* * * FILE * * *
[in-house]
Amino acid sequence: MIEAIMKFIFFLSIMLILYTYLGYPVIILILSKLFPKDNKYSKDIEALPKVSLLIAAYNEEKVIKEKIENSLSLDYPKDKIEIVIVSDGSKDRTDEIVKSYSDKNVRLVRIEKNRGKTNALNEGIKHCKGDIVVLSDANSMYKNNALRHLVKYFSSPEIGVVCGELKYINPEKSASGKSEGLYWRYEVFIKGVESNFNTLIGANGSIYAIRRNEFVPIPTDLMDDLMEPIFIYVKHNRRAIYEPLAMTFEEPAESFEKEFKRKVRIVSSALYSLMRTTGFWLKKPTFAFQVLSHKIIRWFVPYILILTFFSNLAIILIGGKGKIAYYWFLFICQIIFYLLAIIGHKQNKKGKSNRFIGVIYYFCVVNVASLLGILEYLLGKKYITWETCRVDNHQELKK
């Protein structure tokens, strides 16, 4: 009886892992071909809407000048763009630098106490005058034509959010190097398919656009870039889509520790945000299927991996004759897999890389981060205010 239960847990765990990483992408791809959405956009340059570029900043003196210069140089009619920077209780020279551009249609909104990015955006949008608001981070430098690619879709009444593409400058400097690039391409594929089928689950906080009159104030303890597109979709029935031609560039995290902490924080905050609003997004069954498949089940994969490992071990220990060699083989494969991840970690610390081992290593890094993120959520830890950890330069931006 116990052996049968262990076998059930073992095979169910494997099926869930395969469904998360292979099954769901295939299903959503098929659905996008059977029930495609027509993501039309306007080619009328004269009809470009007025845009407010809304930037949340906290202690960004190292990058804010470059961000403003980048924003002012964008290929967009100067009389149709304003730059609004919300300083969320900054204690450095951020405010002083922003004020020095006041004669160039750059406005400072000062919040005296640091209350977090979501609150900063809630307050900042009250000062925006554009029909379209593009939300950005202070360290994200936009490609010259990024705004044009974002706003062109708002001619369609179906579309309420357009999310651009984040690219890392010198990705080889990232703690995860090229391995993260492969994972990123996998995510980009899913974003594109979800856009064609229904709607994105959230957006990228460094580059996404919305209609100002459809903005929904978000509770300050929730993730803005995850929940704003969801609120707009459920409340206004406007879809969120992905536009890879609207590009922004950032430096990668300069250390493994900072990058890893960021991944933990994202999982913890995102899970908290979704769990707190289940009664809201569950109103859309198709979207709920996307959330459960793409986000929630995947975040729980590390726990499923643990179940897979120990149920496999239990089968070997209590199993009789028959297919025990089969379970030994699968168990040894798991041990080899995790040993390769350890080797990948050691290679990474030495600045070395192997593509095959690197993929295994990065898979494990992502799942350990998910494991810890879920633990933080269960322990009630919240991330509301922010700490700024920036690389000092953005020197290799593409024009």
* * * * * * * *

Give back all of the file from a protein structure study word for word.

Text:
[in-house]
Amino acid sequence: MIEAIMKFIFFLSIMLILYTYLGYPVIILILSKLFPKDNKYSKDIEALPKVSLLIAAYNEEKVIKEKIENSLSLDYPKDKIEIVIVSDGSKDRTDEIVKSYSDKNVRLVRIEKNRGKTNALNEGIKHCKGDIVVLSDANSMYKNNALRHLVKYFSSPEIGVVCGELKYINPEKSASGKSEGLYWRYEVFIKGVESNFNTLIGANGSIYAIRRNEFVPIPTDLMDDLMEPIFIYVKHNRRAIYEPLAMTFEEPAESFEKEFKRKVRIVSSALYSLMRTTGFWLKKPTFAFQVLSHKIIRWFVPYILILTFFSNLAIILIGGKGKIAYYWFLFICQIIFYLLAIIGHKQNKKGKSNRFIGVIYYFCVVNVASLLGILEYLLGKKYITWETCRVDNHQELKK
């Protein structure tokens, strides 16, 4: 009886892992071909809407000048763009630098106490005058034509959010190097398919656009870039889509520790945000299927991996004759897999890389981060205010 239960847990765990990483992408791809959405956009340059570029900043003196210069140089009619920077209780020279551009249609909104990015955006949008608001981070430098690619879709009444593409400058400097690039391409594929089928689950906080009159104030303890597109979709029935031609560039995290902490924080905050609003997004069954498949089940994969490992071990220990060699083989494969991840970690610390081992290593890094993120959520830890950890330069931006 116990052996049968262990076998059930073992095979169910494997099926869930395969469904998360292979099954769901295939299903959503098929659905996008059977029930495609027509993501039309306007080619009328004269009809470009007025845009407010809304930037949340906290202690960004190292990058804010470059961000403003980048924003002012964008290929967009100067009389149709304003730059609004919300300083969320900054204690450095951020405010002083922003004020020095006041004669160039750059406005400072000062919040005296640091209350977090979501609150900063809630307050900042009250000062925006554009029909379209593009939300950005202070360290994200936009490609010259990024705004044009974002706003062109708002001619369609179906579309309420357009999310651009984040690219890392010198990705080889990232703690995860090229391995993260492969994972990123996998995510980009899913974003594109979800856009064609229904709607994105959230957006990228460094580059996404919305209609100002459809903005929904978000509770300050929730993730803005995850929940704003969801609120707009459920409340206004406007879809969120992905536009890879609207590009922004950032430096990668300069250390493994900072990058890893960021991944933990994202999982913890995102899970908290979704769990707190289940009664809201569950109103859309198709979207709920996307959330459960793409986000929630995947975040729980590390726990499923643990179940897979120990149920496999239990089968070997209590199993009789028959297919025990089969379970030994699968168990040894798991041990080899995790040993390769350890080797990948050691290679990474030495600045070395192997593509095959690197993929295994990065898979494990992502799942350990998910494991810890879920633990933080269960322990009630919240991330509301922010700490700024920036690389000092953005020197290799593409024009």